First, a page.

Fine Arts Curriculum

All fine art classes, unless otherwise noted, are .5 credit courses.

Glee Club 

Grades 9, 10, 11, 12           Year-long course

Glee Club  is an advanced choral class and performance ensemble. Students will learn choral singing skills such as music reading, healthy vocal production, ear training, foreign language diction, and performance etiquette. Students are expected to participate fully in class sessions and maintain a binder of all songs, choral pieces and handouts. Glee Club performs a wide variety of women’s repertoire in several concerts each year on and off campus. Concert participation is mandatory and takes the place of an exam. Students must also attend two choral concerts/operas/musical theatre shows/voice recitals per semester and submit a written critique.

Music Theory 

Grades 11, 12           Year-long course

Music Theory is an academic class designed to compliment the music performance curriculum at Salem Academy. This course prepares students for college music study. Topics include note reading, intervals, time signatures, key signatures, scales, chords, transpositions, score reading and composition. This class is open to eleventh and twelfth graders, contingent on teacher recommendation.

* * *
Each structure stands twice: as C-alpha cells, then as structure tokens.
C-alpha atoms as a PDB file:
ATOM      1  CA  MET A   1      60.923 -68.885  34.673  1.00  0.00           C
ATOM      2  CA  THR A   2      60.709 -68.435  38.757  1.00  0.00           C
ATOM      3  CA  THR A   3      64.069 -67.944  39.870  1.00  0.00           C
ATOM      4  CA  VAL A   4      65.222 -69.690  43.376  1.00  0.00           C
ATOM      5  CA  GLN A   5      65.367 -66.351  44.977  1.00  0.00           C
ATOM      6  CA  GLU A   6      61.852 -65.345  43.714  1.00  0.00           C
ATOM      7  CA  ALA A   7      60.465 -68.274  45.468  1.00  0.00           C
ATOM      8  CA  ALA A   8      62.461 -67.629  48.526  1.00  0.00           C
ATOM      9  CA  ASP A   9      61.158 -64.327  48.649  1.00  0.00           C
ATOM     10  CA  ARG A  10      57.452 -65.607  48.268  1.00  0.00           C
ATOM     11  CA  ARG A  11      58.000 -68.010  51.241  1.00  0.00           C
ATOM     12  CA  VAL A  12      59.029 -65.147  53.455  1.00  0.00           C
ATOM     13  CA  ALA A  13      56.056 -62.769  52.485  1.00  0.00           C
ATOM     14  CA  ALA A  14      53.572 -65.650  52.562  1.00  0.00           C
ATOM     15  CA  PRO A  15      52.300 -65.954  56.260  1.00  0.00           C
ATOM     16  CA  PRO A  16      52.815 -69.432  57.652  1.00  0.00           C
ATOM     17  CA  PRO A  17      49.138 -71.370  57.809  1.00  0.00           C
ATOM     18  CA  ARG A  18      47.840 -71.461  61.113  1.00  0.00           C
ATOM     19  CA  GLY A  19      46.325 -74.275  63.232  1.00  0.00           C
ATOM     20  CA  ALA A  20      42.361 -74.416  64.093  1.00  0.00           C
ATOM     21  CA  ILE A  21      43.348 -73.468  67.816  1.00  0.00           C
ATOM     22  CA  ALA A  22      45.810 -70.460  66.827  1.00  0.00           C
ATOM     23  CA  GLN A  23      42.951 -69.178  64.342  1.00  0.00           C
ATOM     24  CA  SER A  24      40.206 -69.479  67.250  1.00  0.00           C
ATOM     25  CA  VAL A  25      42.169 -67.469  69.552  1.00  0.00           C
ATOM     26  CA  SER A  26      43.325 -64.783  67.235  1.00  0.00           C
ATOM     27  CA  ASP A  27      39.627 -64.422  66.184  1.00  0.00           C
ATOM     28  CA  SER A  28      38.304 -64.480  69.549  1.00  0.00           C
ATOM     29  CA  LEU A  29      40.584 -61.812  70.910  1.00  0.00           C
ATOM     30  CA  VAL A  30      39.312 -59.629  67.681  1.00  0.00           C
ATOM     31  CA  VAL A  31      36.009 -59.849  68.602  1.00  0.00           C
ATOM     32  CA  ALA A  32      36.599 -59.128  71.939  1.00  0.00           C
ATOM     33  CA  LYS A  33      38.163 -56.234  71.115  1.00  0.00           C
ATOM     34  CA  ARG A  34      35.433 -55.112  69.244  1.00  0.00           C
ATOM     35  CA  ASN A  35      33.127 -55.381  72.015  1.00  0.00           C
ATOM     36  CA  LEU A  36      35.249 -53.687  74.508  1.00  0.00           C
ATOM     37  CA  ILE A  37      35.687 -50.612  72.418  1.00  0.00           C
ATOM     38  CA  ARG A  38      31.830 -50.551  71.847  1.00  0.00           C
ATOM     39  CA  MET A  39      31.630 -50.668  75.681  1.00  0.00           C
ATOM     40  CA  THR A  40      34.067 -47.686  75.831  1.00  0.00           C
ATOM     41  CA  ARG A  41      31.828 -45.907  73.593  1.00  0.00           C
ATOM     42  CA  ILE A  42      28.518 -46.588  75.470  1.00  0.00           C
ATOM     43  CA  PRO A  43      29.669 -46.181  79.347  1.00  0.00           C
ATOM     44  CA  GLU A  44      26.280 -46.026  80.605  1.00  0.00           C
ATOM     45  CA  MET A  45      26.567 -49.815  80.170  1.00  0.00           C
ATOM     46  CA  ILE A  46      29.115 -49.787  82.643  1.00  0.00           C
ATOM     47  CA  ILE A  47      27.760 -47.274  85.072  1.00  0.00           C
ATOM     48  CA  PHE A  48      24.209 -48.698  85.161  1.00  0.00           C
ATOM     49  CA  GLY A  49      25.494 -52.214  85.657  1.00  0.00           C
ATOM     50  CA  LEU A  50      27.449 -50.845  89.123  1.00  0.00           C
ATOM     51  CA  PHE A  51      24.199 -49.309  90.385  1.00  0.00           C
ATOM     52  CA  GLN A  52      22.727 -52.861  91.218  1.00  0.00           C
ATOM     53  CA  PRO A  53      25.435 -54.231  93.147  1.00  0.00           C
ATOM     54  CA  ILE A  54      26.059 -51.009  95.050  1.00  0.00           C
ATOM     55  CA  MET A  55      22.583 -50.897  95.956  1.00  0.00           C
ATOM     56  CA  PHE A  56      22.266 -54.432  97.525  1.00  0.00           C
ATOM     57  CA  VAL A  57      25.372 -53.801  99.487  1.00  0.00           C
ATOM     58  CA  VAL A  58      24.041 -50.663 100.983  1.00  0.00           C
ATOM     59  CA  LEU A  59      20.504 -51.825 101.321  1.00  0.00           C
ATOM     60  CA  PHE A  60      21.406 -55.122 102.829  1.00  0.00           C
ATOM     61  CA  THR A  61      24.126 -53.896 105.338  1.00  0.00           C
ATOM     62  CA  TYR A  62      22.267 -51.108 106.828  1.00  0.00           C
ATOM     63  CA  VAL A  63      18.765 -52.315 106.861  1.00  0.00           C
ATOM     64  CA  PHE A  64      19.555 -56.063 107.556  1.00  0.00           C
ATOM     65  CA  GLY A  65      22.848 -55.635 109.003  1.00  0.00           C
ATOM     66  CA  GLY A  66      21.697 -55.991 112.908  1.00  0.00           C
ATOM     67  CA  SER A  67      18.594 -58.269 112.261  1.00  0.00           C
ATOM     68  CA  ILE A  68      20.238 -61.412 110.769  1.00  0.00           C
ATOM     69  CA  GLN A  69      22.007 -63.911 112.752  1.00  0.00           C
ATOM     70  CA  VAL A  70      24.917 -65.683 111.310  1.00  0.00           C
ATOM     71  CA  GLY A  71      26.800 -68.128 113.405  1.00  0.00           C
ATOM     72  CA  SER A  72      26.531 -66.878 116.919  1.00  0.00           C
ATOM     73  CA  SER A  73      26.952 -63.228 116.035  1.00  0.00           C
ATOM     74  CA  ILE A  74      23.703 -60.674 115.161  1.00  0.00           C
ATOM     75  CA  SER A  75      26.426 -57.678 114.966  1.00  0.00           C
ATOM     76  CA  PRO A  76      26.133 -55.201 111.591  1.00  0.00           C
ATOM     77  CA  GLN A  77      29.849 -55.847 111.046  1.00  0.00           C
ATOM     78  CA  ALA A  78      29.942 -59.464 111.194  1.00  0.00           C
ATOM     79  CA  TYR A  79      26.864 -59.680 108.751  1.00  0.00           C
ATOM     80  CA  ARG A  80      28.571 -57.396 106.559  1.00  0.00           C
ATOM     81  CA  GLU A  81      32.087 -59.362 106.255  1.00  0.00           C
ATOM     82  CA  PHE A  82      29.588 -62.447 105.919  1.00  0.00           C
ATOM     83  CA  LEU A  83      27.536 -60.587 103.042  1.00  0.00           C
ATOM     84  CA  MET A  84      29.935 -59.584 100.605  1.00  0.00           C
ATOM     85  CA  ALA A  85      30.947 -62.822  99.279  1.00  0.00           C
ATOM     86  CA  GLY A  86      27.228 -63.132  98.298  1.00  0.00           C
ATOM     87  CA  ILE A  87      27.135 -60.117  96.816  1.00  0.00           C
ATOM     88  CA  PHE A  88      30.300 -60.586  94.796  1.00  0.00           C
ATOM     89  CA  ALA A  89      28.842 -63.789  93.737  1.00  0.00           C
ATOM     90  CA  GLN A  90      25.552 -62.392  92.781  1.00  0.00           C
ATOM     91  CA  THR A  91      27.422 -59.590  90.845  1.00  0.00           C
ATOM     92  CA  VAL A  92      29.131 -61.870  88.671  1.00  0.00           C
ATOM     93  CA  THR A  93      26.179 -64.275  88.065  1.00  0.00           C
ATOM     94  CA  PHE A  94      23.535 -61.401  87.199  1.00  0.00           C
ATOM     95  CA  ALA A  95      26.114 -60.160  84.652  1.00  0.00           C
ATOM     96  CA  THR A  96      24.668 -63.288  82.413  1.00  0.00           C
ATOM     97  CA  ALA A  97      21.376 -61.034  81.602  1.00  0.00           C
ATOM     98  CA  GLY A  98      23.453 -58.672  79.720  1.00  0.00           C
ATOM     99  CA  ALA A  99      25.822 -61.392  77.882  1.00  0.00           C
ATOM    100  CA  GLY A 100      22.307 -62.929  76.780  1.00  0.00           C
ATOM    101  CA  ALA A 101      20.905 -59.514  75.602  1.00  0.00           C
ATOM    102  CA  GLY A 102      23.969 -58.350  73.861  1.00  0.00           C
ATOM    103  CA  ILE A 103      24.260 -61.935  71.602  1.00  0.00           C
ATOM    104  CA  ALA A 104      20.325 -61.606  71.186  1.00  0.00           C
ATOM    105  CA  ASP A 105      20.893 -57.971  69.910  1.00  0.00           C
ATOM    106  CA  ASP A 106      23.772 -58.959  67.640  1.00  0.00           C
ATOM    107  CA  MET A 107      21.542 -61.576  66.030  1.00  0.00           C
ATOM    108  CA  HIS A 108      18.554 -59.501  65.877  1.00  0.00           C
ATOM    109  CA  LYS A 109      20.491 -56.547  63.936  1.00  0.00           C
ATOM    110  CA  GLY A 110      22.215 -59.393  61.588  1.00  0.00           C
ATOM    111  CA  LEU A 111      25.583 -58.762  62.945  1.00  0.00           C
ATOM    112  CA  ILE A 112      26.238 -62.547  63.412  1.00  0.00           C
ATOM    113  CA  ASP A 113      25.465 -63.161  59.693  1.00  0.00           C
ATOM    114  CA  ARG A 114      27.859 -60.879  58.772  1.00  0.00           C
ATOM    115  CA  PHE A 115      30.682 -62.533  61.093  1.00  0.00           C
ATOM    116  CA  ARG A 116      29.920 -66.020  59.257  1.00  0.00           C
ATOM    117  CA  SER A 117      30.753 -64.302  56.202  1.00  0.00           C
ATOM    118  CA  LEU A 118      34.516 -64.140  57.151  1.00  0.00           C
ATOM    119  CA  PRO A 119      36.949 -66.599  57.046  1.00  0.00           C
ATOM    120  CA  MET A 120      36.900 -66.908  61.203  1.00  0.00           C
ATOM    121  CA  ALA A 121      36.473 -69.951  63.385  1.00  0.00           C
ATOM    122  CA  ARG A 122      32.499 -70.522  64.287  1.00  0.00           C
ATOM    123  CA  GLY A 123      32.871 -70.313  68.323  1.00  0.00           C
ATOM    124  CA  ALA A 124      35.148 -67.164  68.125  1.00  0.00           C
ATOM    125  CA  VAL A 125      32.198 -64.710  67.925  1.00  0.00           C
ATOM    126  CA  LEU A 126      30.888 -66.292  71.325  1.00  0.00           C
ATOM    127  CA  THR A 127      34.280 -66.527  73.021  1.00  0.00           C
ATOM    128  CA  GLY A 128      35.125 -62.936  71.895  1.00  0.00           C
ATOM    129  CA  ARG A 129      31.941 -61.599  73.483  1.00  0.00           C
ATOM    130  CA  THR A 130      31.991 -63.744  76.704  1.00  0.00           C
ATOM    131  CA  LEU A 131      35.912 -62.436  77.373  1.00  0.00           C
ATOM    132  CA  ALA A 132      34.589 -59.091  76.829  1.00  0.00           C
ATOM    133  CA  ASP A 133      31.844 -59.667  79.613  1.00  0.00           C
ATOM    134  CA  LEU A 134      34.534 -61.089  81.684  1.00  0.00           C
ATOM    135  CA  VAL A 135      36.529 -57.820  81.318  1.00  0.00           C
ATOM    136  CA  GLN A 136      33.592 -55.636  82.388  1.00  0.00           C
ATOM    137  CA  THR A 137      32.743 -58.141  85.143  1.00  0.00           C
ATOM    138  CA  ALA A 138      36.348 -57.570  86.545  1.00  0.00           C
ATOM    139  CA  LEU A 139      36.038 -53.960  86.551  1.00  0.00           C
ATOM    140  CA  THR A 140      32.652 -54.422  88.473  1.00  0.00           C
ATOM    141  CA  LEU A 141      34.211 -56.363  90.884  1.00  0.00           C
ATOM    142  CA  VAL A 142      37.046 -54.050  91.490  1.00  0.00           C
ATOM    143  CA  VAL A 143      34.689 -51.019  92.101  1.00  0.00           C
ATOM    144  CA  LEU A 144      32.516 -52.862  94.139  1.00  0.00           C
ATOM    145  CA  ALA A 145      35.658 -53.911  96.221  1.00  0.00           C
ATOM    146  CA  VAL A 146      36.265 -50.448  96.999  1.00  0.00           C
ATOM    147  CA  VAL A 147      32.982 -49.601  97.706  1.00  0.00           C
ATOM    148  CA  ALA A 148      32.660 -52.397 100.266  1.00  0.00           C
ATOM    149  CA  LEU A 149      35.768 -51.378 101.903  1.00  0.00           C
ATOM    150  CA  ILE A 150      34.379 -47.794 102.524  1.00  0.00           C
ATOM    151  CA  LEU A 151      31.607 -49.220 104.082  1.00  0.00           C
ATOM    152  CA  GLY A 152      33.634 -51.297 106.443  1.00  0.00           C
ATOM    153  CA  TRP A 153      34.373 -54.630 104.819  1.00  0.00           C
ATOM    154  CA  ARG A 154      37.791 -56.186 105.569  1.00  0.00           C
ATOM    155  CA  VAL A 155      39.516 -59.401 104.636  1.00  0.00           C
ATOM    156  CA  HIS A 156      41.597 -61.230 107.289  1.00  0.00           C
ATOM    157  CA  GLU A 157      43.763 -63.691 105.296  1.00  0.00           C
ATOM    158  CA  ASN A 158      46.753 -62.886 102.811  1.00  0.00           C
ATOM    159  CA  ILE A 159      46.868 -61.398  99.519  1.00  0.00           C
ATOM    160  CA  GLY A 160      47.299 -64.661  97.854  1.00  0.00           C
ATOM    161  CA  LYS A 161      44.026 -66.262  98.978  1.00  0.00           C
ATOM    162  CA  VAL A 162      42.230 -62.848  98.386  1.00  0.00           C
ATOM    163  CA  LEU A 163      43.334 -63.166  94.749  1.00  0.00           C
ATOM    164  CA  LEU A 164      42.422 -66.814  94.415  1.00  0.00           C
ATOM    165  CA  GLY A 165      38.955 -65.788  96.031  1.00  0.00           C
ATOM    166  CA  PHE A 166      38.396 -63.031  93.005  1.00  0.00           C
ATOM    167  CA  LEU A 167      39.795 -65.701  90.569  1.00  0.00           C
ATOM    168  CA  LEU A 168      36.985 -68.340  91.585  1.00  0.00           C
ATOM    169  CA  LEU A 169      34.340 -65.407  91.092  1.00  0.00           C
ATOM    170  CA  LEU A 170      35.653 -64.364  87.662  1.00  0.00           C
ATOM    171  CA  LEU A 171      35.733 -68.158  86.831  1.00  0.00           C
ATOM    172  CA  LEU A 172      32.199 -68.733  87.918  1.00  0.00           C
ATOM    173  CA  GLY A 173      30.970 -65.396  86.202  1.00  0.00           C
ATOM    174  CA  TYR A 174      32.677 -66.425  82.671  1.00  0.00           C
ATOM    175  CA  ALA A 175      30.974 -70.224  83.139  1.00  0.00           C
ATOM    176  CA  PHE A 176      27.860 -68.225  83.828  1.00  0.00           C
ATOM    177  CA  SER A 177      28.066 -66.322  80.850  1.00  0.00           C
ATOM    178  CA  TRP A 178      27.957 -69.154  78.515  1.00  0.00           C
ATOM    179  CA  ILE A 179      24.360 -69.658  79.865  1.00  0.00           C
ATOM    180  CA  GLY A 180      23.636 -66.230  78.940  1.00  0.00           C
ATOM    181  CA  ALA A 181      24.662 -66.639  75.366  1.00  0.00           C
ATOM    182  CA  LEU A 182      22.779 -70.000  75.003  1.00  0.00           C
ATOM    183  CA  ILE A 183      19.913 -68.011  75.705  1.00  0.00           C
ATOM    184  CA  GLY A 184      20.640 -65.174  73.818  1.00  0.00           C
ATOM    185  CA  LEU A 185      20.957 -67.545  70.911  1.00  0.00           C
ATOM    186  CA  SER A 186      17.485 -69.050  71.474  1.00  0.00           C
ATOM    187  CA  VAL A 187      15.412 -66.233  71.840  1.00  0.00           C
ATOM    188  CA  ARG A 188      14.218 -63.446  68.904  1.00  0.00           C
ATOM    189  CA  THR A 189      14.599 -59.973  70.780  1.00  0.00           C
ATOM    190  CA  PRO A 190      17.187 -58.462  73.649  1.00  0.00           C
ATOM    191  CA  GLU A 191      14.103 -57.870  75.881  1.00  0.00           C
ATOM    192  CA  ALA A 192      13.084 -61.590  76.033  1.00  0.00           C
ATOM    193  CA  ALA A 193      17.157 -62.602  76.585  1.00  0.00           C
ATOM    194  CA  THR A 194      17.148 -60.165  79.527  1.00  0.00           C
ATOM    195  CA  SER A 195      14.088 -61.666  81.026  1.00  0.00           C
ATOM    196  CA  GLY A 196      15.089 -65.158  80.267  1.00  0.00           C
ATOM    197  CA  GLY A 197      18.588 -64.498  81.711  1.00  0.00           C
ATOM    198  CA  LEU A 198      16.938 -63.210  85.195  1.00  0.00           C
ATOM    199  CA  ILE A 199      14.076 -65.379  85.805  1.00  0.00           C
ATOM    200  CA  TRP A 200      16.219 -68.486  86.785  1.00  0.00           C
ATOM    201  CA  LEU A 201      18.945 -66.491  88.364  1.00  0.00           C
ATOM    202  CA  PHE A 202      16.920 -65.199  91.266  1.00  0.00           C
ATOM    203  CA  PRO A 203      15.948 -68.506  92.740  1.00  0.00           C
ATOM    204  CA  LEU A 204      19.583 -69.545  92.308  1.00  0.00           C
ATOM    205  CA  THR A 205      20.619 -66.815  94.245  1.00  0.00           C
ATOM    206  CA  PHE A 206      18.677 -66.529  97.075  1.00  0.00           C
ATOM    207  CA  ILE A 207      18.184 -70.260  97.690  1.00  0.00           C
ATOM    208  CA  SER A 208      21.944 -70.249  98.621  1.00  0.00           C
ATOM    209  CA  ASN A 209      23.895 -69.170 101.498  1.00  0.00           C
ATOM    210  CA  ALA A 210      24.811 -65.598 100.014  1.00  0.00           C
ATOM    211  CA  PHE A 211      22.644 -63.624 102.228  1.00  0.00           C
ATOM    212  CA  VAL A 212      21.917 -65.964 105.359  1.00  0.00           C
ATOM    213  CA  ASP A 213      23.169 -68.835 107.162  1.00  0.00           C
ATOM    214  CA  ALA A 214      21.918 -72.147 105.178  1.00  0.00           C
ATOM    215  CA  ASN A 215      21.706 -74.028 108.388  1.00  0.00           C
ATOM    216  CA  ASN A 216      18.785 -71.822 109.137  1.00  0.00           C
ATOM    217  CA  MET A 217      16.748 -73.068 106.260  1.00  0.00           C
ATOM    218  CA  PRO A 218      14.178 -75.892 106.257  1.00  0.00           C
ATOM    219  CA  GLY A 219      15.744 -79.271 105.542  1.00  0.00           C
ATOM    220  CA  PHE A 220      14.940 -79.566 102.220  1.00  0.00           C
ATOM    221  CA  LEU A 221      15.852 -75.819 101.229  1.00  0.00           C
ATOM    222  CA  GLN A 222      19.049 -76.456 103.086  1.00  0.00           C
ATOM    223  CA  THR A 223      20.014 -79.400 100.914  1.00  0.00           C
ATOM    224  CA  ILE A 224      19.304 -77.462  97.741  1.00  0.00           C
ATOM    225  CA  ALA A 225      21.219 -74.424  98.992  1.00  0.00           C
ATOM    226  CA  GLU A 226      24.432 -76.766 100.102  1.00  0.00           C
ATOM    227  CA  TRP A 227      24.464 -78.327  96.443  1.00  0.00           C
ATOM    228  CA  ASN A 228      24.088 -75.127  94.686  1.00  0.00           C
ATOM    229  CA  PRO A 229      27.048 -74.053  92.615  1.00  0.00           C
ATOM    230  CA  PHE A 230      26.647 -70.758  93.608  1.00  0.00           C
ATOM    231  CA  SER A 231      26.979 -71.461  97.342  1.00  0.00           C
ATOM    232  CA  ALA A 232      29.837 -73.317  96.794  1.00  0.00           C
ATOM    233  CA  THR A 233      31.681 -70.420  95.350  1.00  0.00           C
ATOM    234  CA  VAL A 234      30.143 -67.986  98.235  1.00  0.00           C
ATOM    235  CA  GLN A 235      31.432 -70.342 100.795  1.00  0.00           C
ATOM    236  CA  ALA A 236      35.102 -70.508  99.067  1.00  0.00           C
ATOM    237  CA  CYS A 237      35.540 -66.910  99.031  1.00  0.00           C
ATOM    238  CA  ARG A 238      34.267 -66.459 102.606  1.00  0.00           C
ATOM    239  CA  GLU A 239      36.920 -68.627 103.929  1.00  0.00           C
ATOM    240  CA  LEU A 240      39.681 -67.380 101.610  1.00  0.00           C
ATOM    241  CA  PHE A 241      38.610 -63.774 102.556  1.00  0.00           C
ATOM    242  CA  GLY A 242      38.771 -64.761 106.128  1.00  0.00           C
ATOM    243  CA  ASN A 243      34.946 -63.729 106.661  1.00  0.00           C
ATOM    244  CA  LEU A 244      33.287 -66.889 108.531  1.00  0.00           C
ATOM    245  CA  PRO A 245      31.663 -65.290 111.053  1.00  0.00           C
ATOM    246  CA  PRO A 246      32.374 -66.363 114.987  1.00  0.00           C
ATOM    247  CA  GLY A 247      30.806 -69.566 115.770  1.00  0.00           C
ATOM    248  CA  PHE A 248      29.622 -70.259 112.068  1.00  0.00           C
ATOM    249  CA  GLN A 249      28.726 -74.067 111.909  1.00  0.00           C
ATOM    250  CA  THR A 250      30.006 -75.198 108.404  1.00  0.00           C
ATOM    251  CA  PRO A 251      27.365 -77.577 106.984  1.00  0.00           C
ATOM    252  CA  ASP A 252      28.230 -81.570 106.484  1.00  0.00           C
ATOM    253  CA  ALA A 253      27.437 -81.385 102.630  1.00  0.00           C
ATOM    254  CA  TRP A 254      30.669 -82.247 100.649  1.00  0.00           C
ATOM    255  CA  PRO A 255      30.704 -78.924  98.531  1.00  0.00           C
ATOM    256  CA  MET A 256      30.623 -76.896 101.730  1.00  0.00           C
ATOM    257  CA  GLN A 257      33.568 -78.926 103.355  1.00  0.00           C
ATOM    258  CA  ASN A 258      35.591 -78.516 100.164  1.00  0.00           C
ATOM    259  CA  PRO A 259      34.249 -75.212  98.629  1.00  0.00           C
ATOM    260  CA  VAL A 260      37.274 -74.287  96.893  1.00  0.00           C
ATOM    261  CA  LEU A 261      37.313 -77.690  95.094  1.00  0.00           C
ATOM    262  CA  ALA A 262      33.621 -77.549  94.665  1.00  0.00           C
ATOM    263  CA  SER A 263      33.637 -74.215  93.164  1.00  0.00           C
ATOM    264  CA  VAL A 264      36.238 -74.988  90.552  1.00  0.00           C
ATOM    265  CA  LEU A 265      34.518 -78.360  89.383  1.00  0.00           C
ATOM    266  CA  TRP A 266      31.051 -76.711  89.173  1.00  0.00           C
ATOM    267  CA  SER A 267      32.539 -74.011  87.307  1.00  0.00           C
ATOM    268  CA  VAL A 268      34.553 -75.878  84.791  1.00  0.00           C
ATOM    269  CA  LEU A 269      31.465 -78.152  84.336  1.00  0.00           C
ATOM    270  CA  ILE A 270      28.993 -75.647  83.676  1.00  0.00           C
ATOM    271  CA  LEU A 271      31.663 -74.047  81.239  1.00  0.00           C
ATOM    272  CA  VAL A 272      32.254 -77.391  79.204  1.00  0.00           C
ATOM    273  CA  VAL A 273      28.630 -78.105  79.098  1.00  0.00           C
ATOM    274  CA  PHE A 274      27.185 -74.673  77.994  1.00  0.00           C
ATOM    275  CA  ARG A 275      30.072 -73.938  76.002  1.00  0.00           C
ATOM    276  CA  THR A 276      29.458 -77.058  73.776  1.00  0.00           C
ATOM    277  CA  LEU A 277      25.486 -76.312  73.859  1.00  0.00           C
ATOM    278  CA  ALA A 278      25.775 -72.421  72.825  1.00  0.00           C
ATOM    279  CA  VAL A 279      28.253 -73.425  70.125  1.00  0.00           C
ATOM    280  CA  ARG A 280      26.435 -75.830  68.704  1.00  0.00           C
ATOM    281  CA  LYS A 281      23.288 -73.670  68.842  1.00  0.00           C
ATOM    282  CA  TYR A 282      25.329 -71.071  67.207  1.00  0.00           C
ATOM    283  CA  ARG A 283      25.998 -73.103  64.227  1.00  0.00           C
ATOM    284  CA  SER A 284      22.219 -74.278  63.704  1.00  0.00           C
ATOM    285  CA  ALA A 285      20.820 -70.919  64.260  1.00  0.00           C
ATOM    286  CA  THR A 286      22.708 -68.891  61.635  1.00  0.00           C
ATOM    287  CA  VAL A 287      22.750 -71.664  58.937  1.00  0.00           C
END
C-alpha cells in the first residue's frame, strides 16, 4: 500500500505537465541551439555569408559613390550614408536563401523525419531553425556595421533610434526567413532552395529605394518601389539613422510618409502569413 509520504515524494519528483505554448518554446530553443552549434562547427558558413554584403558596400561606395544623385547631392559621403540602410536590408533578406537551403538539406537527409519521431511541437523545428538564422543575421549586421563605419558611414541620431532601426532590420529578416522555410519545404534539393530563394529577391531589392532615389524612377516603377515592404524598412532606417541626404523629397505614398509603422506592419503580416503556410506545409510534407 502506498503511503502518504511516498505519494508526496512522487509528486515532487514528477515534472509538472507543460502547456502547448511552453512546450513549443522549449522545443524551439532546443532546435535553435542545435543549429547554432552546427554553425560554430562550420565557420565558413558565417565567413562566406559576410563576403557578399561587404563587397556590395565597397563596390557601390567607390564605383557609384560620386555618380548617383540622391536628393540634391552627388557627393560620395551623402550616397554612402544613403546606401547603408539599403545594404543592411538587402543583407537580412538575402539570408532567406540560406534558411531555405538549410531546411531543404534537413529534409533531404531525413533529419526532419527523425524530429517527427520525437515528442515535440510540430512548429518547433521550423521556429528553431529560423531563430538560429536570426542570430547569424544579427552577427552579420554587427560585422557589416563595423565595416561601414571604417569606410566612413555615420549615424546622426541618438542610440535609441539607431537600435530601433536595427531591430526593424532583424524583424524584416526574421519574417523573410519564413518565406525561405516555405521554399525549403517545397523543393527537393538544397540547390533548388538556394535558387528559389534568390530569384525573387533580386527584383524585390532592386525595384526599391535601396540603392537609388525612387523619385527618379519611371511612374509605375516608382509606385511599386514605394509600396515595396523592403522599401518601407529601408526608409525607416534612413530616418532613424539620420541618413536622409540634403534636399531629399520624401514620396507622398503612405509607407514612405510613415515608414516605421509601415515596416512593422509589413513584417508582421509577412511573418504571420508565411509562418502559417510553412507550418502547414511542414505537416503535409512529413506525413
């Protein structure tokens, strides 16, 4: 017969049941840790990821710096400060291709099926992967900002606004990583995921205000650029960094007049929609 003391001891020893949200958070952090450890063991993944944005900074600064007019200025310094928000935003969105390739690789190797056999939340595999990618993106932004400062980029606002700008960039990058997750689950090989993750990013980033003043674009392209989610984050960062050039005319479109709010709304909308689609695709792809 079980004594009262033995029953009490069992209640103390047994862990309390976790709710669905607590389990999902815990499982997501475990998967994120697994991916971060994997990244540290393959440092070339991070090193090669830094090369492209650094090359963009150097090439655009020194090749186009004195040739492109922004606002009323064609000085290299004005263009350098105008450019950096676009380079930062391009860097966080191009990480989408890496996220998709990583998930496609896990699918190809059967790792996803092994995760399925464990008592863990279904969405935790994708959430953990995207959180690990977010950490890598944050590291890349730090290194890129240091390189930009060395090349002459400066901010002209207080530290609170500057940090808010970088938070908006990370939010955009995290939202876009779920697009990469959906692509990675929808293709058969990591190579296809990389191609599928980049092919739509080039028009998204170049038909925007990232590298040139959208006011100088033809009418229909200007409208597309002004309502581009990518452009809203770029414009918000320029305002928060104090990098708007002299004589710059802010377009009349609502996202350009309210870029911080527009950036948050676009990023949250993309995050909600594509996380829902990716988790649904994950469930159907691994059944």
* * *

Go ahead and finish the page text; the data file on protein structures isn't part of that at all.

Art Design 

Grades 9, 10, 11, 12           Year-long course

Art design is an introductory level of art, and the focus is to explore, experiment, and enjoy. There is no prerequisite for this course and no prior experience is necessary. Students develop a love for art with a strong foundation in manipulating materials and mastering techniques. Discovery of the elements and principles of 2-D and 3-D design form the basis for all that students create. 

Advanced Studio Art 

Grades 10, 11, 12           Year-long course

Advanced Studio Art is the second level of art, with a prerequisite of Art Design. Students use their knowledge of elements and principles of design, mediums, and techniques to narrow their individual approach to creating. At this level, students begin to develop drawing skills as preparation for individual work. Each student follows an intensive exploration towards mastering a single focus of either 2-D design, 3-D design or drawing for future portfolio development. Students who wish to continue in art and do not wish to move on to AP Art may repeat Advanced Studio Art.

AP 2-D Design 
AP 3-D Design 
AP Drawing 

Grades 11, 12           Year-long course (AP 3-D Design, 1 credit)